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County renews pledge to economic development district

by Canda HarbaughWestern News
| October 20, 2009 12:00 AM

The county board of commissioners agreed during Tuesday’s meeting to renew its commitment as a member of the Northwest Montana Economic Development District for another year starting in January 2010.

Commissioners also voted to grant $1,366 of matching funds to support the administrative cost of running the district’s office, located in Libby, from October to December. The district’s other participants – Flathead, Sanders and Lake counties – are expected to pledge an equal amount.   

Paul Rumelhart, president of the district’s board, and Jennifer Nelson, the district’s regional planner, informed commissioners of a significant grant opportunity available to the district through the federal Economic Development Administration.

The EDA has allocated $36 million for the economic development of communities that have lost business due to increased imports. Seven western Montana counties, including the four in the district, are eligible to apply.

Rumelhart pointed out that the district must first create a strategic plan to formalize the group’s goals and desires.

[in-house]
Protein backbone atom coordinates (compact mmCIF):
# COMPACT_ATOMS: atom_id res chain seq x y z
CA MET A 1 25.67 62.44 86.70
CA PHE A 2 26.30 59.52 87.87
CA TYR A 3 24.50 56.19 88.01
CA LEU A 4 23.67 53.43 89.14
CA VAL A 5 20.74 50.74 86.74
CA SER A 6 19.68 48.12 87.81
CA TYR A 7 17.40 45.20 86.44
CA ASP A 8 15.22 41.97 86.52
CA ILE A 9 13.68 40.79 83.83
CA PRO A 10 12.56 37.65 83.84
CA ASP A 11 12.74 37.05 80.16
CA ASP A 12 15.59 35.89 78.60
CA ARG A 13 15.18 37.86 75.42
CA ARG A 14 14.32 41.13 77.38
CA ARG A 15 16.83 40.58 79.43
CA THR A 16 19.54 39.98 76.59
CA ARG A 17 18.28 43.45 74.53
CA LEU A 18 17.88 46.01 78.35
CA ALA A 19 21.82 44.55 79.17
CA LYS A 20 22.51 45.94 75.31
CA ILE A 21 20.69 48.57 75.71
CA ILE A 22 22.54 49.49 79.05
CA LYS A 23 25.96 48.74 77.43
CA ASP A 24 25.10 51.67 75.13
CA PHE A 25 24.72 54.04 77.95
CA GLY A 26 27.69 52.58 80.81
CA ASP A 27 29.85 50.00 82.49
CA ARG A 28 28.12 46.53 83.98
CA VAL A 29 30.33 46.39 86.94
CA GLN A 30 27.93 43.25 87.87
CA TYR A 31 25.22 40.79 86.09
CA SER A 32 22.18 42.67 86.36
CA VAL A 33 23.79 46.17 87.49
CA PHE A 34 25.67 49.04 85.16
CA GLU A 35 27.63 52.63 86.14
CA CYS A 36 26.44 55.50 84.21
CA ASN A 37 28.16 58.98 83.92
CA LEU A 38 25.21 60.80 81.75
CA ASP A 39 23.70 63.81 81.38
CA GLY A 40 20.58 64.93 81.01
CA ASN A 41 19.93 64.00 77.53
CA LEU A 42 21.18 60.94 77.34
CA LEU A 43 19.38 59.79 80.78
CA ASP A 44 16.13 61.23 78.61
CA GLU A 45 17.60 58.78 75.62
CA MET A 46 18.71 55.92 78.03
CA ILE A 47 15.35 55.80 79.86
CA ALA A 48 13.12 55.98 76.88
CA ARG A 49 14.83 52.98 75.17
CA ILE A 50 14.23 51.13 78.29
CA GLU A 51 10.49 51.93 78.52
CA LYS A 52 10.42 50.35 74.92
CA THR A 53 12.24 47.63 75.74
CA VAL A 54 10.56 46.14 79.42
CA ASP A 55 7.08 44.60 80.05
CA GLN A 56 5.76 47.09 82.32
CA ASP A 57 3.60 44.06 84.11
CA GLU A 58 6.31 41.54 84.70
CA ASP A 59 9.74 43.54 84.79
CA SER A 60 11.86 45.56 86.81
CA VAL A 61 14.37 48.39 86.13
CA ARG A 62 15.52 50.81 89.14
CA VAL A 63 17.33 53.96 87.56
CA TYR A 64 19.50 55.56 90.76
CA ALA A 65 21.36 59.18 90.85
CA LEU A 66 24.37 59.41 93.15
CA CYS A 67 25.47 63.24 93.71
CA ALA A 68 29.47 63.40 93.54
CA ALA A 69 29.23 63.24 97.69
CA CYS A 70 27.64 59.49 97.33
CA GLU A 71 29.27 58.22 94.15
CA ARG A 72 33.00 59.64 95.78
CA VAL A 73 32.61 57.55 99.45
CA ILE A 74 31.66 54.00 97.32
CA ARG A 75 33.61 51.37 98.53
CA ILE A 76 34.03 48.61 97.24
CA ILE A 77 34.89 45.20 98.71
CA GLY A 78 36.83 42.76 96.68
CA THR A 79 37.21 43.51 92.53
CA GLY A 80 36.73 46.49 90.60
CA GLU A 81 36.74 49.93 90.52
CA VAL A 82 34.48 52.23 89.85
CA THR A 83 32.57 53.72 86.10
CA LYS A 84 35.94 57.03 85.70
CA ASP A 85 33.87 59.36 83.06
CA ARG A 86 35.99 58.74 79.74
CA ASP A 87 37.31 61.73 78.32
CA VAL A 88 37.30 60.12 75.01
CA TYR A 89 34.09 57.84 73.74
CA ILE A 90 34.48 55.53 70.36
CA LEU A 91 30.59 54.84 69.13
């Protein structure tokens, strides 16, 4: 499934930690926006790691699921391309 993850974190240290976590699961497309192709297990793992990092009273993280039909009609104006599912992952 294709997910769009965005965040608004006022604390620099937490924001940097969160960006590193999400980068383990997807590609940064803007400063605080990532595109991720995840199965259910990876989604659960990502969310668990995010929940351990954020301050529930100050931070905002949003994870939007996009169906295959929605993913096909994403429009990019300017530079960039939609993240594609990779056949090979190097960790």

“We need to put together a real good plan on what needs to be done,” Rumelhart said, “in order to assist these workers that have been affected.”

Much of the planning required for the grant proposal was completed when the district formed. 

“That comes up time and time again how beneficial it is to have that groundwork,” commissioner John Konzen pointed out.

Rumelhart said that John Rogers, head of EDA’s Montana regional office in Helena, suggested that the district apply for three projects per county with a cost for each in the range of $1 million to $1.5 million. That would allow one project per commissioner district in each county. 

The EDA asks for 5 percent in matching funds, which can be covered by in-kind contributions such as land and labor.

“It’s the least match I’ve ever seen on any federal project that’s ever come out,” Rumelhart said. “… Very, very seldom do you get this opportunity.”

Grants can be used for infrastructure improvement such as site acquisition, site preparation, building rehabilitation and equipping facilities.

Rumelhart suggested, with nods from commissioners, that Lincoln County’s grant proposals relate to the Tobacco Valley Industrial Park in Eureka, Kootenai Business Park Industrial District in Libby and Chapel Cedar mill in Troy.